BBC Plan for Web Ads Draws Fire
Critics in England have attacked plans by the BBC to sell advertising on its Web site. Now some of those critics inside the BBC are redoubling their efforts.
Employees from the Web site have circulated a 10-page document condemning the proposal, which they say could lead to less serious journalism and damage the BBC’s reputation. Management is “not seeing the bigger picture of what the BBC is really about,” said one employee, who did not want his name used for fear of reprisal. Earlier this year, more than 170 BBC Web site employees signed a petition protesting the idea.
The BBC, which is financed mainly from fees paid by British television owners and government grants, does not carry advertising on its public television channels, although BBC World, the corporation’s television show outside of Britain, does carry ads, as do its magazines. The BBC Web site is viewed by four million people a day, though the ads will be visible only to readers outside Britain.
Jennie Allen, a spokeswoman for BBC Worldwide, said, “We’re still working through the approval process.” She said the BBC hoped that the ads would go up before the end of its fiscal year in March.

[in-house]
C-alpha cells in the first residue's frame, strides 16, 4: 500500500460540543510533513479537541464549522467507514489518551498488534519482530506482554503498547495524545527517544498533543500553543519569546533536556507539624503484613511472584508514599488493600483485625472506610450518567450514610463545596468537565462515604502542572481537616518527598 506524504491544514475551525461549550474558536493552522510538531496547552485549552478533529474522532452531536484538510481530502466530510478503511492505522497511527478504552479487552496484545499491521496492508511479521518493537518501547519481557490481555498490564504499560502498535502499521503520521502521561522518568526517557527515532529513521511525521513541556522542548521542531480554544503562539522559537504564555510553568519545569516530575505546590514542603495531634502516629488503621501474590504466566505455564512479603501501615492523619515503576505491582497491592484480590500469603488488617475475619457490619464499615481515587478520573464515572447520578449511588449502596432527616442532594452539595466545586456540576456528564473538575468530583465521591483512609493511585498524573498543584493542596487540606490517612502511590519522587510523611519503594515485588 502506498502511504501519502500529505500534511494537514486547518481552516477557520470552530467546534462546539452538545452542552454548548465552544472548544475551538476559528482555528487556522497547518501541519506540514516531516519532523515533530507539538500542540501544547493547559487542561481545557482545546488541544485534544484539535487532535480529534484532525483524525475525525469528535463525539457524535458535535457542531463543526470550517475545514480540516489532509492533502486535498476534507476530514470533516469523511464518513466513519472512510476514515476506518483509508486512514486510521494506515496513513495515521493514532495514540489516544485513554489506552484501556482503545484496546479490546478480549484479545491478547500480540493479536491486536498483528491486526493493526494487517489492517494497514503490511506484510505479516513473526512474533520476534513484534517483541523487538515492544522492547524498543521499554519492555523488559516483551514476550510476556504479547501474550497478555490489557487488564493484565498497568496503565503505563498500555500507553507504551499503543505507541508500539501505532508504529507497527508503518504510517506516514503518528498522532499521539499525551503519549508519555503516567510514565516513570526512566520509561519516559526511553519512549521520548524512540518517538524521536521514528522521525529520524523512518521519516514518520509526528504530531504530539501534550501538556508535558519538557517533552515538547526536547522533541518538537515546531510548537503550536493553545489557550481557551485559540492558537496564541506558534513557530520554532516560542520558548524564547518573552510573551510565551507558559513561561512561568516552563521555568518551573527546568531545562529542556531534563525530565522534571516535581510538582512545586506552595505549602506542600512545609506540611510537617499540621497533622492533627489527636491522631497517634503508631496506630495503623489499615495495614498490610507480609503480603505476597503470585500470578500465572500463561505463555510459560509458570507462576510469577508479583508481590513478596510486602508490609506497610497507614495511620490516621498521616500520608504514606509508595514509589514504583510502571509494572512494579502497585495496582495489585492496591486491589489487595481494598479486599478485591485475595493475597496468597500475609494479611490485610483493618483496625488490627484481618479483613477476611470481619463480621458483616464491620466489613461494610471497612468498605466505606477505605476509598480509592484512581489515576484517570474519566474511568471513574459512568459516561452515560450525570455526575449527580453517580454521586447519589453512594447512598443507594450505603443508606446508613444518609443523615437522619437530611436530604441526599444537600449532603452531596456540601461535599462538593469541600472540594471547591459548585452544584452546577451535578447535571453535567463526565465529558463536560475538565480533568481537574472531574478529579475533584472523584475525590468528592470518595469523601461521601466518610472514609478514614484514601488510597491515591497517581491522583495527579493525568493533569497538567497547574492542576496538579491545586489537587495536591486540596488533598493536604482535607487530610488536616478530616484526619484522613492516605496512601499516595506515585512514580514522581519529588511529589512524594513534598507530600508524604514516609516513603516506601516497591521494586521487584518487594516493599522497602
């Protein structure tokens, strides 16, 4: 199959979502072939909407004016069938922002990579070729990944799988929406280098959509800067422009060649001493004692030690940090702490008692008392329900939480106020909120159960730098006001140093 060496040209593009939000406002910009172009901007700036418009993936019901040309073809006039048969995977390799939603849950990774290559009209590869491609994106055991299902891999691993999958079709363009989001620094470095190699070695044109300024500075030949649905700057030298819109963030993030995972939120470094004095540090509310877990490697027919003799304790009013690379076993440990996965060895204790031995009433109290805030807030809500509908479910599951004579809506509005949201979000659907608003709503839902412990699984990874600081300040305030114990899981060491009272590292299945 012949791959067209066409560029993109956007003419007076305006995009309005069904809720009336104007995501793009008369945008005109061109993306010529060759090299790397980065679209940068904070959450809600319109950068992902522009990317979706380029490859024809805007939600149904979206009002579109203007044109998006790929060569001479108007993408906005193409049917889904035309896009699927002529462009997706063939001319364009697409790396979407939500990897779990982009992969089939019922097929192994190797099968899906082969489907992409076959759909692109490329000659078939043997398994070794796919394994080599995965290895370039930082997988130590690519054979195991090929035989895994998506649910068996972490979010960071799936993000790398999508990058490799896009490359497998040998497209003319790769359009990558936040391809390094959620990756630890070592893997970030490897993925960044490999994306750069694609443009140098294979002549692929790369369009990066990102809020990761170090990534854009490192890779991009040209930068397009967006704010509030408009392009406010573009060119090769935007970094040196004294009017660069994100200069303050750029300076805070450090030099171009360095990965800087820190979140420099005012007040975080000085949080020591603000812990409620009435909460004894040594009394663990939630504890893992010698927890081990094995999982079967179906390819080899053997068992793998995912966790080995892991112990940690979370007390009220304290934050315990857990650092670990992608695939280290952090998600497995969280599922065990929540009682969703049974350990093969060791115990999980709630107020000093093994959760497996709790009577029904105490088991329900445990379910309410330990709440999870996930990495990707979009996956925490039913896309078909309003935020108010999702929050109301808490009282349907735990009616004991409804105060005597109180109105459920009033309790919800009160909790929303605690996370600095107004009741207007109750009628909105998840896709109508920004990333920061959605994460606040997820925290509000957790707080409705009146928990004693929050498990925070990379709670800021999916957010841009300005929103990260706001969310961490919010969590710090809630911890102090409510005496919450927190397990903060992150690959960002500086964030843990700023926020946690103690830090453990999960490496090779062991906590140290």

BBC’s increasing commercialization is highly controversial in Britain. For-profit competitors complain that the corporation will steal valuable advertising revenue from them, and analysts say the BBC may be traveling down a slippery slope.
“In the end they have to be extremely careful about how they do it to be sure they don’t slide into becoming a commercial broadcaster,” said Roy Greenslade, a professor at City University and media critic at the Guardian newspaper.
If the BBC is successful at taking ads, people may say that the fee they charge the television-owning public should be removed, Mr. Greenslade said. “That immediately removes the independence that the broadcaster has,” he said, making it subject to the same commercial pressures of any other broadcasting organization.
BBC journalists worry that adding advertising to the Web site will lead to changes in news coverage. “There has to be a chance that advertisers wouldn’t care about us doing stories on poverty and African politics, they’d want us to do more stories on Madonna and Kylie,” one Web site employee said, referring to the singer Kylie Minogue.
Ms. Allen said the company was well aware that the idea was not popular with some employees. “There is absolutely no question of advertisers having any influence over the content,” she said.